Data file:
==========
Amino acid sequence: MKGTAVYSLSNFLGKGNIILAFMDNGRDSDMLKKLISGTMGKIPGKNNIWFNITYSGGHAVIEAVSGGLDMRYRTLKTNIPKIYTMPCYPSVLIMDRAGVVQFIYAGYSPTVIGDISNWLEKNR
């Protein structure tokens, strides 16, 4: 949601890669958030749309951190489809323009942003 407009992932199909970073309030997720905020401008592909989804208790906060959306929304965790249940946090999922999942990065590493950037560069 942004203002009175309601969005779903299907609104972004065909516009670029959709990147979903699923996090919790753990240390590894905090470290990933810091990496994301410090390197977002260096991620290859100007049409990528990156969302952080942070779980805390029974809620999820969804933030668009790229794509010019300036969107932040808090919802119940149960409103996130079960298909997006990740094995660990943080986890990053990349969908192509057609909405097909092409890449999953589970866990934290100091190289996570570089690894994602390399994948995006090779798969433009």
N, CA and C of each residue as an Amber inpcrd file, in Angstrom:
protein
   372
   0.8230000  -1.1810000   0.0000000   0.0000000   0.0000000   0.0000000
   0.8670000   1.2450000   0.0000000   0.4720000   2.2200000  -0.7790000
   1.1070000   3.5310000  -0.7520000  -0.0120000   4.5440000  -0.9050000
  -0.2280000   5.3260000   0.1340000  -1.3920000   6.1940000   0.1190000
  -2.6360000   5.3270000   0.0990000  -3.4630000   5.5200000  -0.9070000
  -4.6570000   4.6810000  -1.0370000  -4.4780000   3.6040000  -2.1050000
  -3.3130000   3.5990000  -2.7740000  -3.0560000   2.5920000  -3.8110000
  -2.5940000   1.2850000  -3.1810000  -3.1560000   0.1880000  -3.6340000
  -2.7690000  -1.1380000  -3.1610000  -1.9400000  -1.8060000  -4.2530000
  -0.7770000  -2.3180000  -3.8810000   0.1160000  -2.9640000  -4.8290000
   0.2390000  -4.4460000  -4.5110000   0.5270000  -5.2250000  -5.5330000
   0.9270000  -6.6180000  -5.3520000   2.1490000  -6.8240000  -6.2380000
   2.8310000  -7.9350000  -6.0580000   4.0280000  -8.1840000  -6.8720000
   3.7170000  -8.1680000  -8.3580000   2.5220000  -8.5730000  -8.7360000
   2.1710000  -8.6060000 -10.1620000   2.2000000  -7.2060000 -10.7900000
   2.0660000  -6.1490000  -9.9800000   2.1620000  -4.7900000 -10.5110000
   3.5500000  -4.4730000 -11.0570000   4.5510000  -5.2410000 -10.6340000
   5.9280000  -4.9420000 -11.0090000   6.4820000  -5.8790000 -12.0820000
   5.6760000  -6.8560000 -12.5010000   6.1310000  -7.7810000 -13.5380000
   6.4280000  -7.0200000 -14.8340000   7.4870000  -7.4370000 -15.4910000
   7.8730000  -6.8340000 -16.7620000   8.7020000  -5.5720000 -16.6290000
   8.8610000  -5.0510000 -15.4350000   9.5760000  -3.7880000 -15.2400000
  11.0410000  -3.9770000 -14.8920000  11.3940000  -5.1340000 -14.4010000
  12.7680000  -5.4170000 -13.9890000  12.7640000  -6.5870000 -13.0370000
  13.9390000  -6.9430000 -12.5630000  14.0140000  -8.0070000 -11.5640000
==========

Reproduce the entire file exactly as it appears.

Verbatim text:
Amino acid sequence: MKGTAVYSLSNFLGKGNIILAFMDNGRDSDMLKKLISGTMGKIPGKNNIWFNITYSGGHAVIEAVSGGLDMRYRTLKTNIPKIYTMPCYPSVLIMDRAGVVQFIYAGYSPTVIGDISNWLEKNR
């Protein structure tokens, strides 16, 4: 949601890669958030749309951190489809323009942003 407009992932199909970073309030997720905020401008592909989804208790906060959306929304965790249940946090999922999942990065590493950037560069 942004203002009175309601969005779903299907609104972004065909516009670029959709990147979903699923996090919790753990240390590894905090470290990933810091990496994301410090390197977002260096991620290859100007049409990528990156969302952080942070779980805390029974809620999820969804933030668009790229794509010019300036969107932040808090919802119940149960409103996130079960298909997006990740094995660990943080986890990053990349969908192509057609909405097909092409890449999953589970866990934290100091190289996570570089690894994602390399994948995006090779798969433009």
N, CA and C of each residue as an Amber inpcrd file, in Angstrom:
protein
   372
   0.8230000  -1.1810000   0.0000000   0.0000000   0.0000000   0.0000000
   0.8670000   1.2450000   0.0000000   0.4720000   2.2200000  -0.7790000
   1.1070000   3.5310000  -0.7520000  -0.0120000   4.5440000  -0.9050000
  -0.2280000   5.3260000   0.1340000  -1.3920000   6.1940000   0.1190000
  -2.6360000   5.3270000   0.0990000  -3.4630000   5.5200000  -0.9070000
  -4.6570000   4.6810000  -1.0370000  -4.4780000   3.6040000  -2.1050000
  -3.3130000   3.5990000  -2.7740000  -3.0560000   2.5920000  -3.8110000
  -2.5940000   1.2850000  -3.1810000  -3.1560000   0.1880000  -3.6340000
  -2.7690000  -1.1380000  -3.1610000  -1.9400000  -1.8060000  -4.2530000
  -0.7770000  -2.3180000  -3.8810000   0.1160000  -2.9640000  -4.8290000
   0.2390000  -4.4460000  -4.5110000   0.5270000  -5.2250000  -5.5330000
   0.9270000  -6.6180000  -5.3520000   2.1490000  -6.8240000  -6.2380000
   2.8310000  -7.9350000  -6.0580000   4.0280000  -8.1840000  -6.8720000
   3.7170000  -8.1680000  -8.3580000   2.5220000  -8.5730000  -8.7360000
   2.1710000  -8.6060000 -10.1620000   2.2000000  -7.2060000 -10.7900000
   2.0660000  -6.1490000  -9.9800000   2.1620000  -4.7900000 -10.5110000
   3.5500000  -4.4730000 -11.0570000   4.5510000  -5.2410000 -10.6340000
   5.9280000  -4.9420000 -11.0090000   6.4820000  -5.8790000 -12.0820000
   5.6760000  -6.8560000 -12.5010000   6.1310000  -7.7810000 -13.5380000
   6.4280000  -7.0200000 -14.8340000   7.4870000  -7.4370000 -15.4910000
   7.8730000  -6.8340000 -16.7620000   8.7020000  -5.5720000 -16.6290000
   8.8610000  -5.0510000 -15.4350000   9.5760000  -3.7880000 -15.2400000
  11.0410000  -3.9770000 -14.8920000  11.3940000  -5.1340000 -14.4010000
  12.7680000  -5.4170000 -13.9890000  12.7640000  -6.5870000 -13.0370000
  13.9390000  -6.9430000 -12.5630000  14.0140000  -8.0070000 -11.5640000